The management of Brussels Airport (BRU) has decided to introduce a tariff structure based on progressive environmental standards. From APR23, noisy aircraft in particular will have to pay up to 20 times more than the quietest jetliners operating at BRU. The fees will also take into account the aircraft’s nitrogen oxide emissions (NOx), a greenhouse gas that contributes to global warming.
With the new, significantly stiffer and costlier landing charges structure, Brussels places itself at the forefront of European airports aiming to abolish dirty and noisy aircraft. The management’s decision is in line with market terms, and introduces a regulatory measure.
The environment and residents benefit from the new fee scheme
In the EU airport landscape, it is an initiative that is second to none, emphasizes BRU spokesperson Ihsane Chioua Lekhli: “Brussels Airport plays a pioneering role in Europe by further encouraging the use of modern, environmentally friendly aircraft that produce less noise and emit less NOx. It is our belief that the aviation industry - as many industries - plays an important role in transforming towards a more sustainable future and - albeit our pioneering role - Brussels Airport encourages a level playing field for all airports in Belgium and the overall community in Western Europe when it comes to overcoming our common industry challenge to achieve Net Zero Carbon by 2050.”
In this context, the management refers to the results of the pricing policy already in place. It rewards airlines for the use of modern and thus eco-efficient aircraft. Since the introduction of a larger environmental component in the charges in 2016 (factor 3), the proportion of flights operated by aircraft in the loudest categories at Brussels Airport has become three times less, reaching a record low share of 5% of the total amount of flights, a press release reveals.
Pricing policy takes effect
Since 2016, airlines operating the quietest jetliners to/from Brussels have been paying just a third of what carriers landing with the loudest aircraft at Zaventem International are billed. In the new rate structure, this environmental component has been strengthened, so that the loudest, most polluting aircraft pay up to 20 times more than the quietest, most modern aircraft. In addition, for the first time, NOx, a measure of nitrogen oxide emissions, is also considered in the tariffs. Consequently, those carriers that emit less NOx also pay less.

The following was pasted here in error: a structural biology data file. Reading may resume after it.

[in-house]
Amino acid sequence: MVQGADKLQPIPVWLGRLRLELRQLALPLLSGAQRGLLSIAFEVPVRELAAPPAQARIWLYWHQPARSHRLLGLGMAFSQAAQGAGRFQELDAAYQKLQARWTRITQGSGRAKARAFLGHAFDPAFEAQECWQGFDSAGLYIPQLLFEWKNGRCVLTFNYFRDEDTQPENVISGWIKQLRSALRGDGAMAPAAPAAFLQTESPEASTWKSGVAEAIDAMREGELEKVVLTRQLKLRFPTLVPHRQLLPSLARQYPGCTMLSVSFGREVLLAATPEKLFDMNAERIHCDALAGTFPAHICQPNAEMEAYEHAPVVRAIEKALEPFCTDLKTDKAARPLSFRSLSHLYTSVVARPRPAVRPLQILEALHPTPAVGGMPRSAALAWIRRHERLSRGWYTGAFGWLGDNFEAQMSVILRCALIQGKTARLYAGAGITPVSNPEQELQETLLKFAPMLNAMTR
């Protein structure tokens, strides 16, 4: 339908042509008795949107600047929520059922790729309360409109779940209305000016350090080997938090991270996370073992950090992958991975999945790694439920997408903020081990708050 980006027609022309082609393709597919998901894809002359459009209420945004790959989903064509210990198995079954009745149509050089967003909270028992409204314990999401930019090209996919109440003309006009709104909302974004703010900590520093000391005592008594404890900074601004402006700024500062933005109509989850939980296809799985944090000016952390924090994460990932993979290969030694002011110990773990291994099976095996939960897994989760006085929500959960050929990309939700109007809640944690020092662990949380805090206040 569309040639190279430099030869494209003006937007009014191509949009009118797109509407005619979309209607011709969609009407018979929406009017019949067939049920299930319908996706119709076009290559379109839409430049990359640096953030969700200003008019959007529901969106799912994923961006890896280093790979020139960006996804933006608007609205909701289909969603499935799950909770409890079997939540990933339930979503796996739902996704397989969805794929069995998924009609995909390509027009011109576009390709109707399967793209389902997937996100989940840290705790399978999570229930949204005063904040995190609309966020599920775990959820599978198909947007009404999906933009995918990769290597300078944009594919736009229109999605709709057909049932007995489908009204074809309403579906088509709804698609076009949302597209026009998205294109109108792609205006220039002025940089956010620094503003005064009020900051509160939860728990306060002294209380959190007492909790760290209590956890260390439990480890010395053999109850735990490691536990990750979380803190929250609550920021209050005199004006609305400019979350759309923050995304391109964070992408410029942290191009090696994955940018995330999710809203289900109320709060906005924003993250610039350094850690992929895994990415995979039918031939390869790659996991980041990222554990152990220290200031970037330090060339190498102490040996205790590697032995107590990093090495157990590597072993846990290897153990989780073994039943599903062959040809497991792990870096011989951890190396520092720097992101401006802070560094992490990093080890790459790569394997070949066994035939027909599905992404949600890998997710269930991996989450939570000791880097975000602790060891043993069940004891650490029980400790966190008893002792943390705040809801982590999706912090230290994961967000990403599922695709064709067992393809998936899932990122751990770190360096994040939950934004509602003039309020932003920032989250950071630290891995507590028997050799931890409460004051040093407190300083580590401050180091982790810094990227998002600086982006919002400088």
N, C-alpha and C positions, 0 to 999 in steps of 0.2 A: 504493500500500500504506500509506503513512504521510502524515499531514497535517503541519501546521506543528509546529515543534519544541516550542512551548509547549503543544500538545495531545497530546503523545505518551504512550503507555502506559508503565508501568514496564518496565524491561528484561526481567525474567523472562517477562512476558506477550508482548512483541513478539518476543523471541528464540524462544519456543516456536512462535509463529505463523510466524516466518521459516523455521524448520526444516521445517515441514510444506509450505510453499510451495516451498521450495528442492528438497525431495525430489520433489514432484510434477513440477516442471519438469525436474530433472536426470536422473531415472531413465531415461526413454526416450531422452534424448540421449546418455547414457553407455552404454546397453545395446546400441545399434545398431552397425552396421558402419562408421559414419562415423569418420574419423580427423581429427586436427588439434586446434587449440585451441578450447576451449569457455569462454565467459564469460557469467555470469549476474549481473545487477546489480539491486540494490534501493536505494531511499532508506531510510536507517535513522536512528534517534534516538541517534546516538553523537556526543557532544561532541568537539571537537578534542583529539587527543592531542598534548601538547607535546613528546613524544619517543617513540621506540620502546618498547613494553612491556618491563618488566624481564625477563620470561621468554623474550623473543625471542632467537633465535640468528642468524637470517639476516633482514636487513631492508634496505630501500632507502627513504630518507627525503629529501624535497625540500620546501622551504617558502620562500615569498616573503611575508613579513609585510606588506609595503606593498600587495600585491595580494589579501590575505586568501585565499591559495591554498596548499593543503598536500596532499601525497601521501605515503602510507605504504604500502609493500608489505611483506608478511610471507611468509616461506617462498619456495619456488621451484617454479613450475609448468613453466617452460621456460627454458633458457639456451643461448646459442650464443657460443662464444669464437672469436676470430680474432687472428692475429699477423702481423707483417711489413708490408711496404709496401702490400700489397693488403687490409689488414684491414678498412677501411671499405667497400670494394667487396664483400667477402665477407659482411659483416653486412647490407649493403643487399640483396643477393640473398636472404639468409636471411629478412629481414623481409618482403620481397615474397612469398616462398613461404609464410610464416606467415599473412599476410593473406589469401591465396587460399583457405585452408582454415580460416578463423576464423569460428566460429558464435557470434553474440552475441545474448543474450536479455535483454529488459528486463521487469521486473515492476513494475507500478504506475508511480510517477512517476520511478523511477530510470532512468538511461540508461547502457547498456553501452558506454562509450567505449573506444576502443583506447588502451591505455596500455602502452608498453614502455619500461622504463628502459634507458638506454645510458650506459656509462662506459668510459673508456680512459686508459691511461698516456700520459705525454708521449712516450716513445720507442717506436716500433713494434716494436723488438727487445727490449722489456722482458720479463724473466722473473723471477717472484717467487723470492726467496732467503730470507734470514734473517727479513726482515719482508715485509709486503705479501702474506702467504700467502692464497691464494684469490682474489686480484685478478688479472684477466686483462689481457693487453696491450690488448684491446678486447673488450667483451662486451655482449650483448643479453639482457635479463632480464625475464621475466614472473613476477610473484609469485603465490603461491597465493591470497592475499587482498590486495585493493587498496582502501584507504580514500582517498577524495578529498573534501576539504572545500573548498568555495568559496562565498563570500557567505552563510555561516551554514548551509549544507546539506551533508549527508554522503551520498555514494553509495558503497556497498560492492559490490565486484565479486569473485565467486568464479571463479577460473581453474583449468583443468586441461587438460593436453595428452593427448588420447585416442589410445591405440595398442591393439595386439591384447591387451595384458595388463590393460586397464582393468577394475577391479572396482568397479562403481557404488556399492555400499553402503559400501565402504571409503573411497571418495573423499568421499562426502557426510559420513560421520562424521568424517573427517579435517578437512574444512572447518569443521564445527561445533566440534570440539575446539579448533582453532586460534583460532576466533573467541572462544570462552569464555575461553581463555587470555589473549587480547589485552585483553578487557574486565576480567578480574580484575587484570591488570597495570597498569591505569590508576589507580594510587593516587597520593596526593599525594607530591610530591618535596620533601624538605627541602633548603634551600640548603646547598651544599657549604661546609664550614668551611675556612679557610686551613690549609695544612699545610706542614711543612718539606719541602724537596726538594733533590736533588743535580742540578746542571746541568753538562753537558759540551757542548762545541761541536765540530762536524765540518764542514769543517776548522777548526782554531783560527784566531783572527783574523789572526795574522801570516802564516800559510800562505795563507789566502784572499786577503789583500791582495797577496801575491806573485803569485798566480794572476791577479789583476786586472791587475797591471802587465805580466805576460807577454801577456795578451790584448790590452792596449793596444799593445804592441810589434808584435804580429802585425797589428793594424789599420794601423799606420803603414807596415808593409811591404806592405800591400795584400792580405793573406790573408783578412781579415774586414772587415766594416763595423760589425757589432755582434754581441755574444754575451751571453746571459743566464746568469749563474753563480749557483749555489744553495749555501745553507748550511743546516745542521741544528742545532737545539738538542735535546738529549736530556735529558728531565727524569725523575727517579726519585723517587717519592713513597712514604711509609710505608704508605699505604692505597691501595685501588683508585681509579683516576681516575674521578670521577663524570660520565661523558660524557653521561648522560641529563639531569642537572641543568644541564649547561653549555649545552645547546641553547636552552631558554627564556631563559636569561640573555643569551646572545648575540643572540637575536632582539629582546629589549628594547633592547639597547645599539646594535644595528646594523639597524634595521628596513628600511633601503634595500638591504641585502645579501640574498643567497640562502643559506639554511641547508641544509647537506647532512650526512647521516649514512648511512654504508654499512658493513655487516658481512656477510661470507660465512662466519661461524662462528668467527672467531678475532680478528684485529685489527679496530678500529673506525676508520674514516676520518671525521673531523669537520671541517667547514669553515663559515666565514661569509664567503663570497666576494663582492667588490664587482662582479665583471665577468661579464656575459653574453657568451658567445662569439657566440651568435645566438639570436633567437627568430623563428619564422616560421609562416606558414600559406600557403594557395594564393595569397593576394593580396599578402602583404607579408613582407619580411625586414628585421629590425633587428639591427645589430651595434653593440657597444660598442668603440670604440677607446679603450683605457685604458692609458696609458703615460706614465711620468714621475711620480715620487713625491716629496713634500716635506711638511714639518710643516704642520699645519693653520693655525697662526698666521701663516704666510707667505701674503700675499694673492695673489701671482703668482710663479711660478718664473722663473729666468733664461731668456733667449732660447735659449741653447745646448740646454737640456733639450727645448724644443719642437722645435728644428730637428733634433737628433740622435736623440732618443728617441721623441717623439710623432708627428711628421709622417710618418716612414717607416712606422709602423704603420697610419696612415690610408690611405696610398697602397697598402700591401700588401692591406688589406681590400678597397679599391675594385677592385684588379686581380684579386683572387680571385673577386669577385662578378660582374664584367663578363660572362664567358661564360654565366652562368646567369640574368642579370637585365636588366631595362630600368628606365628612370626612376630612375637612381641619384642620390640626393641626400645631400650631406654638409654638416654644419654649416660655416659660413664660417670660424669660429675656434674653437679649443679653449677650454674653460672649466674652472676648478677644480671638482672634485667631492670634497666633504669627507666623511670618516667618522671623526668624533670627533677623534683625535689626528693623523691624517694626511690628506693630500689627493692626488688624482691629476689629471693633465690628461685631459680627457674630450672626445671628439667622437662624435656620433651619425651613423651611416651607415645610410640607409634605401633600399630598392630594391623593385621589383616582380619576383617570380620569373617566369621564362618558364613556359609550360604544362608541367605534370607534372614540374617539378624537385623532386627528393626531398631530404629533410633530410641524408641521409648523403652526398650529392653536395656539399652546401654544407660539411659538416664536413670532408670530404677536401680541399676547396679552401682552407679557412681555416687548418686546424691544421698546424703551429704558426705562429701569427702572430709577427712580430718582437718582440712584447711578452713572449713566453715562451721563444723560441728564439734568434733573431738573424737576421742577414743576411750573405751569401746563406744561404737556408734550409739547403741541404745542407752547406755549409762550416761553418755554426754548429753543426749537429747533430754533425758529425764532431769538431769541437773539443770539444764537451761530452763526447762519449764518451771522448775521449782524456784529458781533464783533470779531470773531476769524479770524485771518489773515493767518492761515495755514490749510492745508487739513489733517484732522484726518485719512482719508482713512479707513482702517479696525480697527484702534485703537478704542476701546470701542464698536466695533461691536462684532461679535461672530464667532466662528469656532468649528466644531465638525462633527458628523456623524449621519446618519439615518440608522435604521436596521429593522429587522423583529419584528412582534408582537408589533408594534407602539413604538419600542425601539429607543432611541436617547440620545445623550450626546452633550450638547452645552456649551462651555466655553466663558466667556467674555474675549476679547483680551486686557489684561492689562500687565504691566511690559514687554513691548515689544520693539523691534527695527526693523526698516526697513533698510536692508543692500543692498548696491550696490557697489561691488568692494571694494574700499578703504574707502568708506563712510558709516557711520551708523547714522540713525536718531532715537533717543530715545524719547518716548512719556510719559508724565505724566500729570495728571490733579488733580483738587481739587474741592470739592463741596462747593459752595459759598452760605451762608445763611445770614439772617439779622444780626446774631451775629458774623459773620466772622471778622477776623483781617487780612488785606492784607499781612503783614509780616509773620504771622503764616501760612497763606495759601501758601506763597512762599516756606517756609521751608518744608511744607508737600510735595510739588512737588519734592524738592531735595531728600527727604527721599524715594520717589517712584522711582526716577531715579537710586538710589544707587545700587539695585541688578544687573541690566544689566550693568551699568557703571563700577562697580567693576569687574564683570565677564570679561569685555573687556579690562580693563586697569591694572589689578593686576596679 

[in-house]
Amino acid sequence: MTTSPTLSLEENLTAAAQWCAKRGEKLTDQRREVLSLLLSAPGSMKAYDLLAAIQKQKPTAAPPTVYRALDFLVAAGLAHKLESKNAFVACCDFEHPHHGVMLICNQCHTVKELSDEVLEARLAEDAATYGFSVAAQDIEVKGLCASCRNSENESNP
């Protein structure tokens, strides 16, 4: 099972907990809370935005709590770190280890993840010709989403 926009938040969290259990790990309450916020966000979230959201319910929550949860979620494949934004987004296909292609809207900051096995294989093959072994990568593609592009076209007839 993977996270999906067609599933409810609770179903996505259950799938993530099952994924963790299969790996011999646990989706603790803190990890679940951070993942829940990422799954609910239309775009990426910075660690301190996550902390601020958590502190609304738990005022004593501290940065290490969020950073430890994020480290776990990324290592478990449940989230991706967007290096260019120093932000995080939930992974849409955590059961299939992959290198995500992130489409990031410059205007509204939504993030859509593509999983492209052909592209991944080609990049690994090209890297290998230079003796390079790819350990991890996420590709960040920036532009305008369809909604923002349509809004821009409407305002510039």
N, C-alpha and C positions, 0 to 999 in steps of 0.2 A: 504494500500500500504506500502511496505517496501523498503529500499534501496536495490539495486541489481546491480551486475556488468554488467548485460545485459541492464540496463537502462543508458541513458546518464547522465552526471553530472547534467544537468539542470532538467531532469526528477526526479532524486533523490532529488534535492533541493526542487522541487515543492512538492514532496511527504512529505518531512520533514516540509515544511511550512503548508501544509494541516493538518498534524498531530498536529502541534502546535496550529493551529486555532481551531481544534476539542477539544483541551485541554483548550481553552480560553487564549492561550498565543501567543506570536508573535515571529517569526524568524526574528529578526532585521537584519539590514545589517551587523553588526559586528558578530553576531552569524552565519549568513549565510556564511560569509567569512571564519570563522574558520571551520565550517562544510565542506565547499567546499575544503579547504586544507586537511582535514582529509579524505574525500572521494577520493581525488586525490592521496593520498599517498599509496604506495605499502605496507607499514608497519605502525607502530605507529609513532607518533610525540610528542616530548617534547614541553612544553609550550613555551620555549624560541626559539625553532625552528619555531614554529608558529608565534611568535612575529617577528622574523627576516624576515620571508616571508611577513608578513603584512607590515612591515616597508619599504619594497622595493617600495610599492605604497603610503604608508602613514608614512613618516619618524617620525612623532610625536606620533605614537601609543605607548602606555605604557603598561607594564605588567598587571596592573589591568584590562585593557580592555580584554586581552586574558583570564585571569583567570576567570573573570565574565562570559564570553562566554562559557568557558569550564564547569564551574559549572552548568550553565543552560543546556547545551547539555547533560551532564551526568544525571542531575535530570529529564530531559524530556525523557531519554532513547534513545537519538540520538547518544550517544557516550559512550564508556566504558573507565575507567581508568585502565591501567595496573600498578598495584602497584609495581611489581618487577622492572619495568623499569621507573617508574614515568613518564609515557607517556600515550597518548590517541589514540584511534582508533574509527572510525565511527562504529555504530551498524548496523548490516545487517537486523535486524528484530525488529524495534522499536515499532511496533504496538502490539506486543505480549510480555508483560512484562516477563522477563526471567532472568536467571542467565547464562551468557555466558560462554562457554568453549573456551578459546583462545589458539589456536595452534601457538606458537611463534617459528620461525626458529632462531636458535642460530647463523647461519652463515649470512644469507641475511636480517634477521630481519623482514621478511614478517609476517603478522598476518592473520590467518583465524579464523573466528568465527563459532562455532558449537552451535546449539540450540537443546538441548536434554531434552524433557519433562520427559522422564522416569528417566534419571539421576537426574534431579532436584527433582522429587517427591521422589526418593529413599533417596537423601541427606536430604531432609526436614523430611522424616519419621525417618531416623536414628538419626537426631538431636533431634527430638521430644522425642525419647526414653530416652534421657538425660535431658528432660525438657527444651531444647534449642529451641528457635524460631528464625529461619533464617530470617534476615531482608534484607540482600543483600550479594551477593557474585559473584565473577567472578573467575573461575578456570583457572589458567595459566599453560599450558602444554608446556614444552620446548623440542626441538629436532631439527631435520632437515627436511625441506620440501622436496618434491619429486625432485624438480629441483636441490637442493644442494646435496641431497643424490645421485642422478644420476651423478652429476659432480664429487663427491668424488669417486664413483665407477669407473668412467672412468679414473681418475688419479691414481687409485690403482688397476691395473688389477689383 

Aircraft fall into one of three international levels of noise categories. At BRU, the share of flights operated by aircraft in the loudest category has decreased from 16% in 2016 to only 5% in 2022. In contrast, the share of aircraft belonging to the quietest level has increased from 20% in 2016 to 31% in 2022. This means that today almost 1 in 3 flights is already operated with the most modern aircraft. With its new fare scheme, valid for the next five years, from 01APR23 to 31MAR28, Brussels Airport wants to give air carriers an even greater incentive to further invest in the modernization of their fleet.
Others will follow suit
However, given the geographic proximity of other airports (Schiphol, Maastricht, Dusseldorf, Liege, etc.), is there not a risk that traffic will migrate from BRU to avoid the fee hike and continue to operate noisier and older (dirtier) aircraft, we asked Ihsane? “In the short term, there’s a limited risk that traffic will migrate from BRU, as other airports face similar challenges and may be having to introduce similar measures soon or be confronted with challenges when it comes to imposed operational restrictions.”
And what about freight carriers that tend to operate aircraft which do not necessarily belong to the latest models, particularly when it comes to charter traffic? “Brussels Airports sees few impacts on the cargo operations when compared to other airports as the majority of its customer base, facing the same challenges and reality, have been or are actively replacing their aging fleet and will be deploying the most modern aircraft available on the market in the years to come,” the spokesperson says.
France subsidizes promising low-carbon aircraft projects
Over in France, the government decided to subsidize the decarbonization of air transport by granting promising industrial projects up to 435 million euros annually from 2023 onwards. This should “make it possible to achieve the goal to introduce a first low-carbon aircraft in France in 2030, and allow the industry to further accelerate the research and technology projects that are essential for decarbonization,” Deputy Transport Minister, Clément Beaune, stated in a report published by the French online portal, Air Journal.
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